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The Cistercians in Yorkshire title graphic

The dissolution of the monasteries


The Dissolution of the monasteries by Henry VIII (1509-47), brought an end to monastic life in England and Wales; Scotland’s monasteries continued until the rejection of papal authority there in 1560. Through the Act of Supremacy in 1534 Henry VIII declared himself the head of the Church in England; any who opposed this were charged with treason. Henry sought to assess the state of monastic life in the country through a rigorous investigation of every house. This was said to be in order to uncover and suppress dissolute living, but the need for money lay behind these pious motives.

The opening folio of the Valor Ecclesiasticus of 1535,© Public Record Office
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Valor Ecclesiasticus © Public Record Office

Henry first ordered an evaluation of all the property belonging to the church in England and Wales; this survey, known as the Valor Ecclesiasticus, estimated that the monasteries had a net income of £320 000, although the real figure was probably closer to £400 000, ten times greater than the Crown’s annual income. Thereafter, the king sent commissioners to conduct a gruelling visitation of every religious house and compile a report of their reprehensible conduct. Their findings were entered in the infamous ‘Black Book’, which was read before parliament in 1536. This gave a distorted picture of monastic life, reporting that two thirds of the monasteries were filled with debauchery; however, it provided the king with the necessary ammunition to effect the first stage of the Dissolution - the suppression of houses with an annual income below £200.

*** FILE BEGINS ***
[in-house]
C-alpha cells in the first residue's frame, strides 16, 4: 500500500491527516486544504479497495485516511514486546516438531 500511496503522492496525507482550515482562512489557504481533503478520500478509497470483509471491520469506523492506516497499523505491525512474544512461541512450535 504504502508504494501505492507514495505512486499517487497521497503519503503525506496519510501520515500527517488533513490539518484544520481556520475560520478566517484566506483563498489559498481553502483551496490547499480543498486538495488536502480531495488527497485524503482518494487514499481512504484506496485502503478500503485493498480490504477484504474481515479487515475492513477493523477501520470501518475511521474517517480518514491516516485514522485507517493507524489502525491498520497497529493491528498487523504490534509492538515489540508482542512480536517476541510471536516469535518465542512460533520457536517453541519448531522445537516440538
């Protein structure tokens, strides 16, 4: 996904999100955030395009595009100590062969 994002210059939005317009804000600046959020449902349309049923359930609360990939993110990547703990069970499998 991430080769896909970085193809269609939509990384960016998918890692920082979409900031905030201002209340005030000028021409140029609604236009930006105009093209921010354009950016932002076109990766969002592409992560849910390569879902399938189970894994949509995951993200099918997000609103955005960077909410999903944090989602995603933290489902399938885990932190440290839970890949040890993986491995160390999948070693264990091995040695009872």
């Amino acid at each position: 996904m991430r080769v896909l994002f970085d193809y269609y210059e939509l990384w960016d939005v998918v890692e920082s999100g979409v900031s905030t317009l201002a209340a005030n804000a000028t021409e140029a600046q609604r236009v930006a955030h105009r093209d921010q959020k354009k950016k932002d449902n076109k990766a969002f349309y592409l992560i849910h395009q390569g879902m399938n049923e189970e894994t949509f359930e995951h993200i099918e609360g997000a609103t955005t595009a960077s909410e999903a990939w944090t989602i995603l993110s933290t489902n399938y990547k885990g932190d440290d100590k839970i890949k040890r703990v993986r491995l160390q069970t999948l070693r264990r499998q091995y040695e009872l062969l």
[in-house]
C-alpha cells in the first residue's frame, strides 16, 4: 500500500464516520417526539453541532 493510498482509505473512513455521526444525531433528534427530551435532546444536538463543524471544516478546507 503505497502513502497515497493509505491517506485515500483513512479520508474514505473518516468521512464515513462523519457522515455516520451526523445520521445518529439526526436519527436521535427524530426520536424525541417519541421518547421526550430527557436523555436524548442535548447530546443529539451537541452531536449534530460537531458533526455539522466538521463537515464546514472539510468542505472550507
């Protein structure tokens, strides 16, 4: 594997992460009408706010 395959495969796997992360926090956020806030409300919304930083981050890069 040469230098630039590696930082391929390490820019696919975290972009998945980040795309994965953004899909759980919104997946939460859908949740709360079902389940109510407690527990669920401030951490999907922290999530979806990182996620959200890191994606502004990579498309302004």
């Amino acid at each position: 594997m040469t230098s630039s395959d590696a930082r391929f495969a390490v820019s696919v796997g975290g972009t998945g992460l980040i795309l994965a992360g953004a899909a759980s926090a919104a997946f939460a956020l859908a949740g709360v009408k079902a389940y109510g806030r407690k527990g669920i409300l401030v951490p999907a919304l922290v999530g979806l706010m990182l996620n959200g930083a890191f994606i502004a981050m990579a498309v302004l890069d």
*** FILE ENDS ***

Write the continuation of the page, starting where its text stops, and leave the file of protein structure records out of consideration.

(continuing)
Remains of the nightstairs in the south transept of the abbey church at Sawley
Remains of Night Stair in the South Transept of the Abbey Church at Sawley

This first Act of Suppression provoked uprisings in the North known as the Pilgrimage of Grace. The insurgents maintained that they were not staging a rebellion but a movement in defence of the Church and against those who had given the king evil counsel. The uprising began in Lincolnshire and soon spread to Yorkshire, where it was led by a local barrister, Robert Aske, who was later hanged at York for his actions. Whilst a number of religious joined the insurgents, not all were willing participants; the monks of Kirkstead, Lincolnshire, were warned that should they not join the rebels their buildings would be burned. Sawley (right) surrendered in May 1536, but with the support of the locals the monks returned in October of that year and put up an active resistance to the royal commissioners. Sawley emerged as a hotbed of rebellion, but despite their opposition the abbot of Sawley was arrested in 1537, charged with treason and sentenced to death; it is not clear if he actually died of natural causes before this sentence was carried out.

Following the deaths of some two hundred insurgents in 1537, measures were taken to effect the suppression of the greater houses. Commissioners used persuasion, coercion or force to obtain the ‘voluntary surrender’ of each community, and in chapter- houses throughout the country monks appended their names to surrender deeds, sealing their fate. Keys were handed over to the commissioners, the monastery’s possessions allocated to the Crown, and the monastic buildings destroyed to prevent any attempt at a revival. In 1539 Henry legalised and legitimised his actions by an Act of Parliament.